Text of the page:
The fashion industry has experienced extreme change in recent years. The veneer covering the industry is slowly peeling away and exposing the industry to the consumer more directly, with smartphone content generated up and down every runway at Fashion Week and shared across the world in moments. The way technology has changed the relationship between the fashion industry and its consumers is monumental.
A huge source of disruption in the fashion industry is, of course, social media.
Only a fraction of social media content is generated by brands themselves. Journalists, celebrities and other industry figures share their experiences from the catwalk, which is picked up and amplified by consumers following them on social media. Brands can only do so much to direct the quality and spread of that media. The voice of the customer has never been so instant and so far-reaching.
To capitalise on the disruption that social brings to the industry, fashion brands must understand how to use the enormous quantity of data from social channels to engage and interact with customers in a better way. Social allows brands to grow revenue directly, with features like embedded “buy-now” buttons, and indirectly through superior customer engagement. Though many brands already grasp the possible benefits, it can be difficult to decide exactly what to do next.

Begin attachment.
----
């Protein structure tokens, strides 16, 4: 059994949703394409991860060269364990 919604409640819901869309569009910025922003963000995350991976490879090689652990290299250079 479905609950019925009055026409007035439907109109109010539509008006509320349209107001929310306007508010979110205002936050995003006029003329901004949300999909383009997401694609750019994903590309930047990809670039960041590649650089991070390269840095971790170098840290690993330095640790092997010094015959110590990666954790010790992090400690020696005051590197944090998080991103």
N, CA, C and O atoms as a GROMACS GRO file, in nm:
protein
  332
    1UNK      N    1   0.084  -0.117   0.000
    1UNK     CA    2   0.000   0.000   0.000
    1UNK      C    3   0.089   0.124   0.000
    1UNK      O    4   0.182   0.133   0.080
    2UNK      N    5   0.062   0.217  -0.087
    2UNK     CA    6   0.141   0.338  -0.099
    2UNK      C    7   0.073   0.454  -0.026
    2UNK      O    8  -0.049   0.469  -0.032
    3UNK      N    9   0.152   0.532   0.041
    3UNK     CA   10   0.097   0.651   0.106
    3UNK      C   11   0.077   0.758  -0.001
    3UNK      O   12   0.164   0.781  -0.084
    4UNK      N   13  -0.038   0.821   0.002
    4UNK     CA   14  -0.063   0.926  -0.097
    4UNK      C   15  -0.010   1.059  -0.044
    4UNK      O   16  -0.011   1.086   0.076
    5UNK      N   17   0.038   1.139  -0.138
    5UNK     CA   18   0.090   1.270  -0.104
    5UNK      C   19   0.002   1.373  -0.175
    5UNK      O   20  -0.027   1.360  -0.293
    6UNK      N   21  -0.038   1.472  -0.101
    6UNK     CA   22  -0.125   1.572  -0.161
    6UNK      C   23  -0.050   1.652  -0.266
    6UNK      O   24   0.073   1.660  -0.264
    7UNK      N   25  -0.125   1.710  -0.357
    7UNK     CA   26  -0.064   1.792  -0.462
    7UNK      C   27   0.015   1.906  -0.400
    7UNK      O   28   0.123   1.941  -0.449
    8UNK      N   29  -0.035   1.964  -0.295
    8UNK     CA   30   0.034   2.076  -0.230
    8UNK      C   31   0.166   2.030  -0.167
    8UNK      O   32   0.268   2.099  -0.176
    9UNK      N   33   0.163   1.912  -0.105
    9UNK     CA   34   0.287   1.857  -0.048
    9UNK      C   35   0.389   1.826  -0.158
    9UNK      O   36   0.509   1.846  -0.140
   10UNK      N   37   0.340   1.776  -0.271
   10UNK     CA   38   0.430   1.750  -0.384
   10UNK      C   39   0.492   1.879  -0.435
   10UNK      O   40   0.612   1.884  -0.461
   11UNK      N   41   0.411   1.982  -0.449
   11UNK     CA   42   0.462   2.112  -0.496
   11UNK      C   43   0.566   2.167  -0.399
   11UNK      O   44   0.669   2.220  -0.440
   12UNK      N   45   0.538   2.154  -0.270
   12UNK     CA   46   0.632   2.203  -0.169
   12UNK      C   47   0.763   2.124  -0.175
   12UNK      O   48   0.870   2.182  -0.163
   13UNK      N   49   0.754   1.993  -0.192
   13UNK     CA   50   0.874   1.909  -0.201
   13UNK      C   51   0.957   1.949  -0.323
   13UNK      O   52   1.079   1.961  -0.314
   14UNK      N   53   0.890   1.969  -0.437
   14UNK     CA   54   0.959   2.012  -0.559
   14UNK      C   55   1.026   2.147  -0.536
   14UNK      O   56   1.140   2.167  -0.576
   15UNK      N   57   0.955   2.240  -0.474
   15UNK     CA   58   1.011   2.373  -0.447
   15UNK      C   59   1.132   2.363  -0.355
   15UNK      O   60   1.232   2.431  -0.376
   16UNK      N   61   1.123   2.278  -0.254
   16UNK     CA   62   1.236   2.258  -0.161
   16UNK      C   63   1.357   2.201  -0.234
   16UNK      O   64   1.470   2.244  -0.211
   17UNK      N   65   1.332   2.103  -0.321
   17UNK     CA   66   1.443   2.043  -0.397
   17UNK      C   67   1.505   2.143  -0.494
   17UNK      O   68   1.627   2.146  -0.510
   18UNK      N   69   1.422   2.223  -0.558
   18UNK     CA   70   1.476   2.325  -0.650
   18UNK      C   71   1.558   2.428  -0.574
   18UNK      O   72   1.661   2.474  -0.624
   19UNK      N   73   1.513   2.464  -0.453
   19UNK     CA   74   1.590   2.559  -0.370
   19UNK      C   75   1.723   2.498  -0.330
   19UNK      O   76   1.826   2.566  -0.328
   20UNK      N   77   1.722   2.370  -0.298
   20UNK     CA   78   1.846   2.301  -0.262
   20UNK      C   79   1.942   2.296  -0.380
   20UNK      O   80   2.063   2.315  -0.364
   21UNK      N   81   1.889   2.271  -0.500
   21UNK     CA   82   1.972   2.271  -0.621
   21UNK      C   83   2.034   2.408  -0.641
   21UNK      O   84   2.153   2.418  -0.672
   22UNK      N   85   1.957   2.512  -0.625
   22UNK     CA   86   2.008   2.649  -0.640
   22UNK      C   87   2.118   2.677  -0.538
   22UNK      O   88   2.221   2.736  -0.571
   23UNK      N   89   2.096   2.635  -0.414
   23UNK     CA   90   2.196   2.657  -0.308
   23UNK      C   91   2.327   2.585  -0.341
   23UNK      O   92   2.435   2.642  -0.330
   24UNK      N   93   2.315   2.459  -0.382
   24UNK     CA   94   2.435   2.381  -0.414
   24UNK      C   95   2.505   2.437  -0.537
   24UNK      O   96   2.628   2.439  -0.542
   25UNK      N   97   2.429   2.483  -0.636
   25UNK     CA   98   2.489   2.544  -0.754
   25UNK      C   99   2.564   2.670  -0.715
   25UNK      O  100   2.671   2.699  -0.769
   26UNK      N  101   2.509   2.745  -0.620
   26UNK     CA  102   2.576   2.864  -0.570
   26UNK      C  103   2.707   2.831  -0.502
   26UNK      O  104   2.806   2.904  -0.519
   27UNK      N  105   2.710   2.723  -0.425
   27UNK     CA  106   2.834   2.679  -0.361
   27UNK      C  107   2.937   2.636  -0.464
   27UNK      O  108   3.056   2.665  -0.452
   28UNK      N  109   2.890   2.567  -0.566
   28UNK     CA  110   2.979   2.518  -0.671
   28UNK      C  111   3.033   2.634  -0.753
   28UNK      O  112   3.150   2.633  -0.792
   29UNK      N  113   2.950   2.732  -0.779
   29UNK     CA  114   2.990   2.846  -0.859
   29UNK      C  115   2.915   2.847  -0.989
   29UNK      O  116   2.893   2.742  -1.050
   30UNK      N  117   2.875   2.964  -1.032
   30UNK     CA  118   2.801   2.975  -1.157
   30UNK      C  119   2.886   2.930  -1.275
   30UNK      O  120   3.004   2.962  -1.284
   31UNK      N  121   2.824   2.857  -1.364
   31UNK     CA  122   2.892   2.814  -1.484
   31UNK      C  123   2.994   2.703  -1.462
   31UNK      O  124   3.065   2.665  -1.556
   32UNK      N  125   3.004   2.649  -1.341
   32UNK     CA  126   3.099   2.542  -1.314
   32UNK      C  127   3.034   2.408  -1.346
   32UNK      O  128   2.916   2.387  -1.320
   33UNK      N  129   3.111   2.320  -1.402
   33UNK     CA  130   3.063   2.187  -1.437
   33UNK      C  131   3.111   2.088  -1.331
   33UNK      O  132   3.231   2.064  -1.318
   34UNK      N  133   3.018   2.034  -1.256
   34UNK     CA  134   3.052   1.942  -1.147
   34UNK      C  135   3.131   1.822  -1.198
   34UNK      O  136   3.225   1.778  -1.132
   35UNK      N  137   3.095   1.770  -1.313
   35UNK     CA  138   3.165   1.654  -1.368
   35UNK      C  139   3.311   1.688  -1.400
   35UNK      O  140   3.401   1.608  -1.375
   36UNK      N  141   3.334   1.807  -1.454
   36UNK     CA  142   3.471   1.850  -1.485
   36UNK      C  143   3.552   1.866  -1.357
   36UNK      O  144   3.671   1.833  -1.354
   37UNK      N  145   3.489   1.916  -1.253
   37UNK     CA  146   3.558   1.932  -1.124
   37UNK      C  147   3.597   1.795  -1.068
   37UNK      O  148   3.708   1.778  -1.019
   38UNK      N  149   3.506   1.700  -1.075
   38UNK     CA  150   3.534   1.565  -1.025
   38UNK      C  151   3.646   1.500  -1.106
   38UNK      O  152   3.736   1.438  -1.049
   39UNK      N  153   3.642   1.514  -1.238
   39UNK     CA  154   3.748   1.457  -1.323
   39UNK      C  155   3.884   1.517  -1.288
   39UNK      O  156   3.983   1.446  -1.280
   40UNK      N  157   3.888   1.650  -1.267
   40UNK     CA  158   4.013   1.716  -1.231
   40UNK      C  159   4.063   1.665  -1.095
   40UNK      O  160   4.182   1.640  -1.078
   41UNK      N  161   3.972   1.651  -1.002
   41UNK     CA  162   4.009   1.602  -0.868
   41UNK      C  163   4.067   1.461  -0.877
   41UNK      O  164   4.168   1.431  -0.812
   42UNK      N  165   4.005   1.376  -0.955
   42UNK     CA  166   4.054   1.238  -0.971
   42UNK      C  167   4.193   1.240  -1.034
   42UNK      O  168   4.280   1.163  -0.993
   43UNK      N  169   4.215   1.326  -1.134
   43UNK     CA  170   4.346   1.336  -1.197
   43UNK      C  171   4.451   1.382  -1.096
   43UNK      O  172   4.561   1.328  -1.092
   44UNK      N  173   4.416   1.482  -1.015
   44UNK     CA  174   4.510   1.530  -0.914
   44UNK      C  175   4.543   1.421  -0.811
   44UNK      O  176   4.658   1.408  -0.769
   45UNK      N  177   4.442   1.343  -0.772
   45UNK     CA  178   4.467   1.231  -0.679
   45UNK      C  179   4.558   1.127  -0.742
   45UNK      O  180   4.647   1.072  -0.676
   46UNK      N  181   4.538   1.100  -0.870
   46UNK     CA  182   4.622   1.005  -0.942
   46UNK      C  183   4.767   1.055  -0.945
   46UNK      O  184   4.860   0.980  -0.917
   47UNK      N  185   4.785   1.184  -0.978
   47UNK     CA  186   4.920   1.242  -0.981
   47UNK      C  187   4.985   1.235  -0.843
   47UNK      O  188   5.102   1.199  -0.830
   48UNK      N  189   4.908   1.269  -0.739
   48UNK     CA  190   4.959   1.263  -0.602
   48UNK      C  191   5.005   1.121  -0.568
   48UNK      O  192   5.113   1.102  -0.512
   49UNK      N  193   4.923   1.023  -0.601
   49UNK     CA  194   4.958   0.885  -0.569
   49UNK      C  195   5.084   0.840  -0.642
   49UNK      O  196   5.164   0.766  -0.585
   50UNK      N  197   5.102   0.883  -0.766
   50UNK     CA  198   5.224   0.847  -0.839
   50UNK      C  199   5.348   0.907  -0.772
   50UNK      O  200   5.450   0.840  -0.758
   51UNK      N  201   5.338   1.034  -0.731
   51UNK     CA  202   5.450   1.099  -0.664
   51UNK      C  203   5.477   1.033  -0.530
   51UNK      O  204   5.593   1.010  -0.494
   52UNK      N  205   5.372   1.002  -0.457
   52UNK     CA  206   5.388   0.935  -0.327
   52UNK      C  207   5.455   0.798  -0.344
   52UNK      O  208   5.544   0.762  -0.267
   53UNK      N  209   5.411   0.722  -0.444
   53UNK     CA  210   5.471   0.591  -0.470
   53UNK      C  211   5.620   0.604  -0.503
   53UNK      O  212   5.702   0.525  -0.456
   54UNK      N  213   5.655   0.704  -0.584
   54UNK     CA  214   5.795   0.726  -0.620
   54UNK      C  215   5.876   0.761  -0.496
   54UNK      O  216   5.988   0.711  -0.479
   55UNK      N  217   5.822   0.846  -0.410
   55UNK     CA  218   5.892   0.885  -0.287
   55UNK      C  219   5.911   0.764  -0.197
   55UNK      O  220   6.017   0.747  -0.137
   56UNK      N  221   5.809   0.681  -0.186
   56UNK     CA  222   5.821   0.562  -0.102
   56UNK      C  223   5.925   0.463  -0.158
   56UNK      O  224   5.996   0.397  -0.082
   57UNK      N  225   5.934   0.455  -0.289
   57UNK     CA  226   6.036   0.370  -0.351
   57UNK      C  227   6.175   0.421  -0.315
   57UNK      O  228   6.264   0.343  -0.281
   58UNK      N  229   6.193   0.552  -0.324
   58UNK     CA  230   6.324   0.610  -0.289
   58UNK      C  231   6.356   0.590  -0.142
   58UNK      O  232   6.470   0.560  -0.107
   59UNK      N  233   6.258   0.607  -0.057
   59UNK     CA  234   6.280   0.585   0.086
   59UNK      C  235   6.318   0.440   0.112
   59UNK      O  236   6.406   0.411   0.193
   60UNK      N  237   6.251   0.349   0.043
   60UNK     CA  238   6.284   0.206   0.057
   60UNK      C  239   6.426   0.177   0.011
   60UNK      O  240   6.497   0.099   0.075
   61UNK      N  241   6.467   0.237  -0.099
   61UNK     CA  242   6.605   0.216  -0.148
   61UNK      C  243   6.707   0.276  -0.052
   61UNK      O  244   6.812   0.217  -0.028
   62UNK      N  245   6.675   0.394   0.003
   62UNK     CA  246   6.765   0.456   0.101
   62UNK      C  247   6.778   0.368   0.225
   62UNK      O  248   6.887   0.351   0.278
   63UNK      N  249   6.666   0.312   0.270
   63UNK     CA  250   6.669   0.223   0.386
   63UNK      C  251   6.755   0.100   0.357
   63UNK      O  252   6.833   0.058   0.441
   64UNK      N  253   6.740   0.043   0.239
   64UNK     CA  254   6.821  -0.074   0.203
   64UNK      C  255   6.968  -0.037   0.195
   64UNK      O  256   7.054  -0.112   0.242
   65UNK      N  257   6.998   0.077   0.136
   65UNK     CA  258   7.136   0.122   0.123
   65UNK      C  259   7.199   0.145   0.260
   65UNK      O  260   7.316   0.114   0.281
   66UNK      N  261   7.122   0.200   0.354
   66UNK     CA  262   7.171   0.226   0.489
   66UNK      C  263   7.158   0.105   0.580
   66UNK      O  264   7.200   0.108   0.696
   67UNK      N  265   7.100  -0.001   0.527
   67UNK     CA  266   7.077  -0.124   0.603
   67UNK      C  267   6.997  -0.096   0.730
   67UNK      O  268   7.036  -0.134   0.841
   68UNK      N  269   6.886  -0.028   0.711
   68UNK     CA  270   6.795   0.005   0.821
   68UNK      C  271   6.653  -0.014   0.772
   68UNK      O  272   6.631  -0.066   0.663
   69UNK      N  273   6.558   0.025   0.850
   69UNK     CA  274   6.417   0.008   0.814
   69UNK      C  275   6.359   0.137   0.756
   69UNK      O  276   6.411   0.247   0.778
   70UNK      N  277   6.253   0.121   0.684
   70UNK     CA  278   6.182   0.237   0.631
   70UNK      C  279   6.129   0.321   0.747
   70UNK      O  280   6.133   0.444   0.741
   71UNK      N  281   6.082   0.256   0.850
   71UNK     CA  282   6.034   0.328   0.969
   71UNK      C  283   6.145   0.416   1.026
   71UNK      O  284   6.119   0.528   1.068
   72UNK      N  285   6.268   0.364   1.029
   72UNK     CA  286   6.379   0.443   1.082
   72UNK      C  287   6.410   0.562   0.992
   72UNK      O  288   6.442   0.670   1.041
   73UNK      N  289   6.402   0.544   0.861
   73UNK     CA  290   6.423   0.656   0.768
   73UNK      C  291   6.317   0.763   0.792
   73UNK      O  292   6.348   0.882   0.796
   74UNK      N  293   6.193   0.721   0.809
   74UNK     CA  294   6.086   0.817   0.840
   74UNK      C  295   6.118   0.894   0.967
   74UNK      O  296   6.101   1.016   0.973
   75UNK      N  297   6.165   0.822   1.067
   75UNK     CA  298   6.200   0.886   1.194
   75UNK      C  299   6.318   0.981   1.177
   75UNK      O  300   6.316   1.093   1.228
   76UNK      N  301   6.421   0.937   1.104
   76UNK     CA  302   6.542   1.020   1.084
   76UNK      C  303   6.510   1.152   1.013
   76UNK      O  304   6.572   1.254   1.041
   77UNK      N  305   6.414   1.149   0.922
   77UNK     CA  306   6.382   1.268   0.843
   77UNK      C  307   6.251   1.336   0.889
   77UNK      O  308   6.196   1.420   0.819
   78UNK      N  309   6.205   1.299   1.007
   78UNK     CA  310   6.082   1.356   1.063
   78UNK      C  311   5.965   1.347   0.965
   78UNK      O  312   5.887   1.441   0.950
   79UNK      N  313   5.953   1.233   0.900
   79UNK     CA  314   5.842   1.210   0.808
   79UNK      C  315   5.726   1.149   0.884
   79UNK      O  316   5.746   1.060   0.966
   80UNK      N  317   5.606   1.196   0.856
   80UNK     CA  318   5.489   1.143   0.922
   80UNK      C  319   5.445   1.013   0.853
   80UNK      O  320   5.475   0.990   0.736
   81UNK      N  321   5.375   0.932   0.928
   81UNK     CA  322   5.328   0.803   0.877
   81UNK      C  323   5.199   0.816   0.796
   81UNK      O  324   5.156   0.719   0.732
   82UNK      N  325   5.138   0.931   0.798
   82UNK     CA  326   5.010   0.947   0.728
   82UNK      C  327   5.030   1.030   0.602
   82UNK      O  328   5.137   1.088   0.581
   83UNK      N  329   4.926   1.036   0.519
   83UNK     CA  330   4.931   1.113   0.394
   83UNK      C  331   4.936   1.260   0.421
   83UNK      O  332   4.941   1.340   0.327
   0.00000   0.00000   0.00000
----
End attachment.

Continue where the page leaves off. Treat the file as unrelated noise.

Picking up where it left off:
Using the data of almost 1,000,000 digital conversations about fashion on Facebook, Twitter, YouTube, Pinterest and other social platforms, in 2015 IBM iX studied the relationship between twenty fashion brands and their audiences, to help guide brands who want to do more with social data. In the “Data is Fashionable” study, you can discover an interesting perspective on how the industry needs to move forward to get the most out of social.
For example, on average, brands plan to quadruple social media spending as a percentage of overall marketing budgets. That’s huge, but the study findings also show that many brands have difficulty aligning their communications with the conversations that consumers are having on social media, which limits customer engagement and advocacy.
To see more detailed findings of this great study, read the full report: “Data is Fashionable”. A special thanks to Marco Fregonese, the study leader, and to Amalia Fuschini, Lara Ermacora and Joseph Kearins for contributing their expertise, as well as seven other expert IBMers. Enjoy!
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